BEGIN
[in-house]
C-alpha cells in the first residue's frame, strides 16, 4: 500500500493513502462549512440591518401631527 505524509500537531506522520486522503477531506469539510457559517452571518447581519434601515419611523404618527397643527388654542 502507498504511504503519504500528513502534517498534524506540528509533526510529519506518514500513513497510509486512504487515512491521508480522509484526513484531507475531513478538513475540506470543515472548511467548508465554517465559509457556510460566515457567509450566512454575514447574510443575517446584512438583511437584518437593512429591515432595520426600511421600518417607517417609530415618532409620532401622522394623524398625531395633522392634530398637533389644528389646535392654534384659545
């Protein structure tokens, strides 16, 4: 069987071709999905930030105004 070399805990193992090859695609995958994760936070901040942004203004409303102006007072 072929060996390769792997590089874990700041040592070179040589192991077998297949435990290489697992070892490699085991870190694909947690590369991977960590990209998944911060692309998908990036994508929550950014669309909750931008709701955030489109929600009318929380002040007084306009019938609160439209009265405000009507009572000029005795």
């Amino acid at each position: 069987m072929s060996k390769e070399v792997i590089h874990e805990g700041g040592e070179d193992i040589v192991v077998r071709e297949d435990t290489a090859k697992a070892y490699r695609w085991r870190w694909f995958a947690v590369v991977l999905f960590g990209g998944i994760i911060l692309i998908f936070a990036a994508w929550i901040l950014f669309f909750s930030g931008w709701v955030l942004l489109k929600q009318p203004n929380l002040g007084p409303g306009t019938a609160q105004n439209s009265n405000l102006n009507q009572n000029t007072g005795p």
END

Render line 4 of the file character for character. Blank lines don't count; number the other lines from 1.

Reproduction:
């Amino acid at each position: 069987m072929s060996k390769e070399v792997i590089h874990e805990g700041g040592e070179d193992i040589v192991v077998r071709e297949d435990t290489a090859k697992a070892y490699r695609w085991r870190w694909f995958a947690v590369v991977l999905f960590g990209g998944i994760i911060l692309i998908f936070a990036a994508w929550i901040l950014f669309f909750s930030g931008w709701v955030l942004l489109k929600q009318p203004n929380l002040g007084p409303g306009t019938a609160q105004n439209s009265n405000l102006n009507q009572n000029t007072g005795p």